“My charity is my skill,” is the first thing that Sultan Al Abdali said when asked about good deeds. There are a few misconceptions when it comes to charity, as many people consider tangible dollar bills to be the only form of charity, which is absolutely a mistake in the young filmmaker’s dictionary.
Al Abdali is a 33-year-old Omani filmmaker, whose passion for film is endless. He is also a martial arts enthusiast, a break-dancer, and enjoys utilising his skills for a good cause. His charity adventure began after filming for an event that changed his perception of charitable deeds and made him a fan of giving back to his people in unconventional ways.
In 2009, Al Abdali bought his very first film equipment and started filming for friends and family for as low as OMR2, building his name and reputation. After getting his name out there, he received a call from a charity asking him for his contribution to a charity event at a school for the blind, but they did not want his money, they wanted him to contribute with his polished skills in video. The young man took the call and filmed for the school, little did he know that this act would end up changing his life forever; he realised how much of a good feeling a charitable act can bring to one’s heart. From that day, filming for such events became part of his charity and voluntary work.
Al Abdali takes his charity service quite seriously as he offers a helping hand to those who are truly in need of support. “I have to study the charity before contributing, he explained, adding that he films industry-standard videos for an event without or with a minimum charge. “I don’t have money to give, but I can provide you a film with a crew that will help put your vision out.”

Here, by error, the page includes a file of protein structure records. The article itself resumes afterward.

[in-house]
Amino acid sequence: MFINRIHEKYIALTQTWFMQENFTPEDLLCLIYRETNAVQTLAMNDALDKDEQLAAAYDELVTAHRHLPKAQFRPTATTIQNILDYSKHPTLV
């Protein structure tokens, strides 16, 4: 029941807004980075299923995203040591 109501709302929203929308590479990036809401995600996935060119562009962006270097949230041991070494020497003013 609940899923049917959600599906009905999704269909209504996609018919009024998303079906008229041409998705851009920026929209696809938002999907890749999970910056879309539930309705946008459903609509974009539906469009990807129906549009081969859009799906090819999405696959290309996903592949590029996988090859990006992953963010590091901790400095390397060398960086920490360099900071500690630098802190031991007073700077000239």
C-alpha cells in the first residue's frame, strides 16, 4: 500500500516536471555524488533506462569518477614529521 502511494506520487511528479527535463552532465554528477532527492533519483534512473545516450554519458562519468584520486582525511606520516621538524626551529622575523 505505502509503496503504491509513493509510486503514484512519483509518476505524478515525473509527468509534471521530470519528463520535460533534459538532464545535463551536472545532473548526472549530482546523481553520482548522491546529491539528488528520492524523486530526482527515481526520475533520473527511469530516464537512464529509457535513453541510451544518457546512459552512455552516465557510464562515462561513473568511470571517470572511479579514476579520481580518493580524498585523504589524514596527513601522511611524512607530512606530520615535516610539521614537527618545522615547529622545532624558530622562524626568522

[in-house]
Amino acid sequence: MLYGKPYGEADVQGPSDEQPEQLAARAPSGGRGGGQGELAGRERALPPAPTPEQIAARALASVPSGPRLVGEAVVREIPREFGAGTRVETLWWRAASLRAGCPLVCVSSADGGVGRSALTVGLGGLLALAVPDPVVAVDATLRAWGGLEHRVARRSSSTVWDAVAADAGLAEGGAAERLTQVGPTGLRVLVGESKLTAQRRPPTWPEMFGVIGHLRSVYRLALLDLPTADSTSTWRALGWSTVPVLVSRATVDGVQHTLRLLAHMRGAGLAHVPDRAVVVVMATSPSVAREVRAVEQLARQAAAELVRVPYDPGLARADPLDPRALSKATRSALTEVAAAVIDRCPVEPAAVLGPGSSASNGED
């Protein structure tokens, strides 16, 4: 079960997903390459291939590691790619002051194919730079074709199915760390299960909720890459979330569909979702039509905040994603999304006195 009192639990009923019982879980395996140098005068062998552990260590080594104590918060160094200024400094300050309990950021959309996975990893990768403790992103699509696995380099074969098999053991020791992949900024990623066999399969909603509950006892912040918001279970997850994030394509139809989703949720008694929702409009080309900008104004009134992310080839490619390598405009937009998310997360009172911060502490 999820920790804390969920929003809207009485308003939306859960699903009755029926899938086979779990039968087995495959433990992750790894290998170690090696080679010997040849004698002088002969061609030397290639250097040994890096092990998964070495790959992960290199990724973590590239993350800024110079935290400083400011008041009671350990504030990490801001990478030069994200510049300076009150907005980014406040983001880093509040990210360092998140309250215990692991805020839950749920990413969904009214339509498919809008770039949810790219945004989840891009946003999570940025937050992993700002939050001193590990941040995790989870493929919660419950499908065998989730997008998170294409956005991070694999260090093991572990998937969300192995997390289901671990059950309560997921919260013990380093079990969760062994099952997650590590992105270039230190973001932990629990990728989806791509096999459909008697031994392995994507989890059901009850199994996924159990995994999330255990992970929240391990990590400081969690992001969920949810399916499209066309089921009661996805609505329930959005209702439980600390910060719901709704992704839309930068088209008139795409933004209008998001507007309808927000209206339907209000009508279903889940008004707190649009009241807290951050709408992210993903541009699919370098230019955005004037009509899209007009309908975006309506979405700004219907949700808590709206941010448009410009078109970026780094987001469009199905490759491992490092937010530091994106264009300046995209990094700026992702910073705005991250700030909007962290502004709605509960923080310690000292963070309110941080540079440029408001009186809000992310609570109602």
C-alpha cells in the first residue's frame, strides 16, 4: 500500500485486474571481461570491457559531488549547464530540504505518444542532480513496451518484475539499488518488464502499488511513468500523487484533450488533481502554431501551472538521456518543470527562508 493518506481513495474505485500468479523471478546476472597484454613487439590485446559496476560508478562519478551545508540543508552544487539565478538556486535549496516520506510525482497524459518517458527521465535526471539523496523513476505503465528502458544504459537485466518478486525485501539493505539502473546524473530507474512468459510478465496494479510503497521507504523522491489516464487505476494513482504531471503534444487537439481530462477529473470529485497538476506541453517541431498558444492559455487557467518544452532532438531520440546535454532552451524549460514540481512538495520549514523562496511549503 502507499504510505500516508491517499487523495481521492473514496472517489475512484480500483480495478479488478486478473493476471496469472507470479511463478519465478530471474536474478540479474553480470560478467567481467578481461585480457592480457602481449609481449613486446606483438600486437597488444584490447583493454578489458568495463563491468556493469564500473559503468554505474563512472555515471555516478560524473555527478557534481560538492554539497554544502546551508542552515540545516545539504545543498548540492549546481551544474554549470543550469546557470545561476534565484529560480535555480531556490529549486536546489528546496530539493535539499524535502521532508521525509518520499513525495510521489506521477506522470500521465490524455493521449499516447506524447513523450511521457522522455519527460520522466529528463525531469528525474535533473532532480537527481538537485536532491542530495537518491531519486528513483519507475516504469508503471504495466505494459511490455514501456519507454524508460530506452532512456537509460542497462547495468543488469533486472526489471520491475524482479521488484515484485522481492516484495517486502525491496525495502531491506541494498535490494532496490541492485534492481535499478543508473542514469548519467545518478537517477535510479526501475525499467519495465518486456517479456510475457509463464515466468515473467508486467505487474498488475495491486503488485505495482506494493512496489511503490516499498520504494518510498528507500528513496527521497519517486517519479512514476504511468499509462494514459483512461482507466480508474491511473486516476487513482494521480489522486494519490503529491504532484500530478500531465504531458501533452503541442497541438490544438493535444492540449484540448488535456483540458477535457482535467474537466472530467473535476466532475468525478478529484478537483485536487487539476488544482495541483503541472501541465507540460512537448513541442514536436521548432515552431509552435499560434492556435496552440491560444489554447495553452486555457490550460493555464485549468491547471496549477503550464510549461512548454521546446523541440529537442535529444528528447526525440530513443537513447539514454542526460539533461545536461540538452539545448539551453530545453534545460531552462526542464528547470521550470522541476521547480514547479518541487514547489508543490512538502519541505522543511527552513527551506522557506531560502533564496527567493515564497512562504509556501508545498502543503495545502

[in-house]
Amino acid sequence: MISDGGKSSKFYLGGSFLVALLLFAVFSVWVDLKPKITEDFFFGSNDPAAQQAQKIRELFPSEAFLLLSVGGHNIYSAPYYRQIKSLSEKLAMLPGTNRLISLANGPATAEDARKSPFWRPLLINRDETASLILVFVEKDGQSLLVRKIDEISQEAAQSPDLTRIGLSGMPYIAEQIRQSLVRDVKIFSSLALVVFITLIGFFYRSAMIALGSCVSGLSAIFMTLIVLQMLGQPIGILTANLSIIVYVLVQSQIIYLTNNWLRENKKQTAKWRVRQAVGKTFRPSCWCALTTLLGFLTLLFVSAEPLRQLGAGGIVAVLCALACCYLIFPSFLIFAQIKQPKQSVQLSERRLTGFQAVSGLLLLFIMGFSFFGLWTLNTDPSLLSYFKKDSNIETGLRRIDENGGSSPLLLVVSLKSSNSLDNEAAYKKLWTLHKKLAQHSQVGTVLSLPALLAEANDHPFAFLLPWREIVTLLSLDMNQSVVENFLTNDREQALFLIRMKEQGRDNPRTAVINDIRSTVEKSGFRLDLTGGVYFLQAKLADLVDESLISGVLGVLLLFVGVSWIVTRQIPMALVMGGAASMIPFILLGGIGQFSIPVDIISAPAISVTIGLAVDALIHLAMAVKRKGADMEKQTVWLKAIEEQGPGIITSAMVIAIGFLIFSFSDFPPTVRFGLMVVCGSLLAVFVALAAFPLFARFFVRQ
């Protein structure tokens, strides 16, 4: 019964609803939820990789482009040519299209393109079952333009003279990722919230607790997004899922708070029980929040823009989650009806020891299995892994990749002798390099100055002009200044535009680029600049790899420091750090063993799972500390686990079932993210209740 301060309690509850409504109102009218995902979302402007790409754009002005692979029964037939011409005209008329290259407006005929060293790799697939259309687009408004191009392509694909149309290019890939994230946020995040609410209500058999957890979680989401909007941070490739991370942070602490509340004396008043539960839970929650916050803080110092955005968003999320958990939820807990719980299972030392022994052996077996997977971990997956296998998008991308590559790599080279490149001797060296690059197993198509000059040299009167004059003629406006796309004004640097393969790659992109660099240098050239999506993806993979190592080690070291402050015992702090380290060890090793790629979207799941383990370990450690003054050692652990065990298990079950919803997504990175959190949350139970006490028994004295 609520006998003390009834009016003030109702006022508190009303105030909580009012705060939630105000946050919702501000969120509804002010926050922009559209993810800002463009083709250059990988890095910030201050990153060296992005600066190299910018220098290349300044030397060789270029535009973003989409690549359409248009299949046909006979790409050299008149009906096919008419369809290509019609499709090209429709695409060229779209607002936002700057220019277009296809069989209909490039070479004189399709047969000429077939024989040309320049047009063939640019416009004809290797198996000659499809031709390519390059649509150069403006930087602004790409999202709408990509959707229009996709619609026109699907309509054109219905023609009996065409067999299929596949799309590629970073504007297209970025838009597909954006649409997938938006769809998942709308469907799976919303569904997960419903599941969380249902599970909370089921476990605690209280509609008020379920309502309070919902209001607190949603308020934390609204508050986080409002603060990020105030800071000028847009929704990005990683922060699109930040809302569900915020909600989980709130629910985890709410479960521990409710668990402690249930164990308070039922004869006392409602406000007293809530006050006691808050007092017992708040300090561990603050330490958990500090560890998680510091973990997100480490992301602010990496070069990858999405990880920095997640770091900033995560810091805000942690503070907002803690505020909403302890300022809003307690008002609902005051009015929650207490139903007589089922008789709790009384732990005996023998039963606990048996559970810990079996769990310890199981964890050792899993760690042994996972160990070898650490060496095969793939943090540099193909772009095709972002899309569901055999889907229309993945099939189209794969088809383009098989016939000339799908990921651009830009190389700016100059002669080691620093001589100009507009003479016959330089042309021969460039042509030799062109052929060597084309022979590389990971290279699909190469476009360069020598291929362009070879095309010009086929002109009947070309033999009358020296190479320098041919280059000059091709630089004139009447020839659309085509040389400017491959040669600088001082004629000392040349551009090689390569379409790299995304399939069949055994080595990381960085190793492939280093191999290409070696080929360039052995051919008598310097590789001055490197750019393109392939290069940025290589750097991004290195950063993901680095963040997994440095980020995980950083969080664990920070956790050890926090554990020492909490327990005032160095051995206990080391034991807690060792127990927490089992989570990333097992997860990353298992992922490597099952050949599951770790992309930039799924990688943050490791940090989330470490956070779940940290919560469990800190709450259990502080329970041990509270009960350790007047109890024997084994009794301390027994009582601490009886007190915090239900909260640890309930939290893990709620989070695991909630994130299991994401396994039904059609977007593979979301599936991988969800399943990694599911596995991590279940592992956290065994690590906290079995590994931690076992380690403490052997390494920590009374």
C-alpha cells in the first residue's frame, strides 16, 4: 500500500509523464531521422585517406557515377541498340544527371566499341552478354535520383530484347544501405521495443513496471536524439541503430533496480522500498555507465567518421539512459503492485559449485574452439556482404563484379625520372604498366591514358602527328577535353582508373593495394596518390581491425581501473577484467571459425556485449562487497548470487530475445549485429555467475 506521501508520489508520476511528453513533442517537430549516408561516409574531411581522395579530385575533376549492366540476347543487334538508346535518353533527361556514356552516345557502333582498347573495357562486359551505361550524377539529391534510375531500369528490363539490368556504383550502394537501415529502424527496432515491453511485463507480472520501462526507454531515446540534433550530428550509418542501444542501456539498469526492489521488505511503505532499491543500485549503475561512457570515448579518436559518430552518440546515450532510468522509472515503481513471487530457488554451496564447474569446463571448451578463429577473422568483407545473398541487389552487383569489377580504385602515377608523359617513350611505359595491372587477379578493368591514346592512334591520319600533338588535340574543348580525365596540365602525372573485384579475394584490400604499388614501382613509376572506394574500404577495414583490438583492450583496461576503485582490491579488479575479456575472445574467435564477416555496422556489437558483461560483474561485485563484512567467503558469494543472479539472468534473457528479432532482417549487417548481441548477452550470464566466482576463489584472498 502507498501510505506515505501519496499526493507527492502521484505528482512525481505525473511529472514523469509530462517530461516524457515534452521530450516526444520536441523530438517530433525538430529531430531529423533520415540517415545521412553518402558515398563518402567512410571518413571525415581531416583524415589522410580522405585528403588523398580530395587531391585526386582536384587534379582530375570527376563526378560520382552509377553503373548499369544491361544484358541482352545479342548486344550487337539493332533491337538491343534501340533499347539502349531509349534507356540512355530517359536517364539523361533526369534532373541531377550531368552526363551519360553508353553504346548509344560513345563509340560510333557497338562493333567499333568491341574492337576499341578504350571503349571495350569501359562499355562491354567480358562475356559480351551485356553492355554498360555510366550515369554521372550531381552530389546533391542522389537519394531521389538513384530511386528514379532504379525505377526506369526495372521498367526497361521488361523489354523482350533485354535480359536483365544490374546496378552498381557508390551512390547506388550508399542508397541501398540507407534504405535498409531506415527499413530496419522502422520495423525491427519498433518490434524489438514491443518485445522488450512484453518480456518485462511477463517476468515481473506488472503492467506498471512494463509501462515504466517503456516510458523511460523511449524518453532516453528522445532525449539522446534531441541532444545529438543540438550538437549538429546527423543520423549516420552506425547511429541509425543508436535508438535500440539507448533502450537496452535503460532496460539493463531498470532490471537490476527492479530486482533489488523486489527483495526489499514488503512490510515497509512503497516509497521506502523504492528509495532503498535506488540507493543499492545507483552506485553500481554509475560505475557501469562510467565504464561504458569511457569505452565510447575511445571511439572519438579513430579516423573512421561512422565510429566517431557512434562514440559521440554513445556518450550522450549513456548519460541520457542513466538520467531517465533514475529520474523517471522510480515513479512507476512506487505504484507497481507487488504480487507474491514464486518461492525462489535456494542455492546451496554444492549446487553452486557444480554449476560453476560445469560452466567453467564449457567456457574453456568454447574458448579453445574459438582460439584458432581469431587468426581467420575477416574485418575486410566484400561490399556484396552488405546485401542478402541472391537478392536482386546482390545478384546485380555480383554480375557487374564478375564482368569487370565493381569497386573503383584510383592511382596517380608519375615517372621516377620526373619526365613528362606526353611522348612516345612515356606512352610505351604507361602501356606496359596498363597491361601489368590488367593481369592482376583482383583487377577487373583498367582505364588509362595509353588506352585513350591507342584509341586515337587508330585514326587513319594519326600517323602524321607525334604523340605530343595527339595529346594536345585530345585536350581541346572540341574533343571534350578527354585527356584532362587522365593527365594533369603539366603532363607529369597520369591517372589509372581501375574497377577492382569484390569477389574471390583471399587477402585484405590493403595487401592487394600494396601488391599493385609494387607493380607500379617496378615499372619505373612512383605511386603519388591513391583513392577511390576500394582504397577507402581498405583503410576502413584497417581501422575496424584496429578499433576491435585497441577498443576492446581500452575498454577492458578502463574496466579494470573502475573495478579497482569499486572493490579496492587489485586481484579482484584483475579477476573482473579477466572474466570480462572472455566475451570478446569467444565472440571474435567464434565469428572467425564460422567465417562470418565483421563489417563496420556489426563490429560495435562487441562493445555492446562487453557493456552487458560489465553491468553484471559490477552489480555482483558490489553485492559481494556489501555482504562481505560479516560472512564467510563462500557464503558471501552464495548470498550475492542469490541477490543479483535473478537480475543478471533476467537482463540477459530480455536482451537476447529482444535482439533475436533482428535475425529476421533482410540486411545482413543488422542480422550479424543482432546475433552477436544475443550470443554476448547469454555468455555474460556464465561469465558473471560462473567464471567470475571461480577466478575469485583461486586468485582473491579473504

“If there’s a charitable event taking place in Somalia, some won’t be able to go, but I can show them,” said Al Abdali, adding that “I come for free and pay my own ticket, and you never know maybe people will be inspired to contribute even more as they will see where their money is going.”
Al Abdali has done numerous projects for major companies in town, including Red Bull, Ooredoo, and the Duqm Refinery to name a few. His favourite experience was with Ooredoo, which he was part of for five consecutive years. The project involved going to various parts of Oman and filming their charitable contributions for two weeks, which was aimed at raising awareness on the matter. “It’s nice to see people feel good because of something you did or made happen,” said Al Abdali.
Sometimes he does free films for new small and medium enterprises that need visuals for their brand, and for him, this is a form of charity and good deeds. “Regardless of your situation, you can still give back to society; you don’t have to do charity only when you have money as giving back with skills can sometimes be better than giving back with money,” said Al Abdali.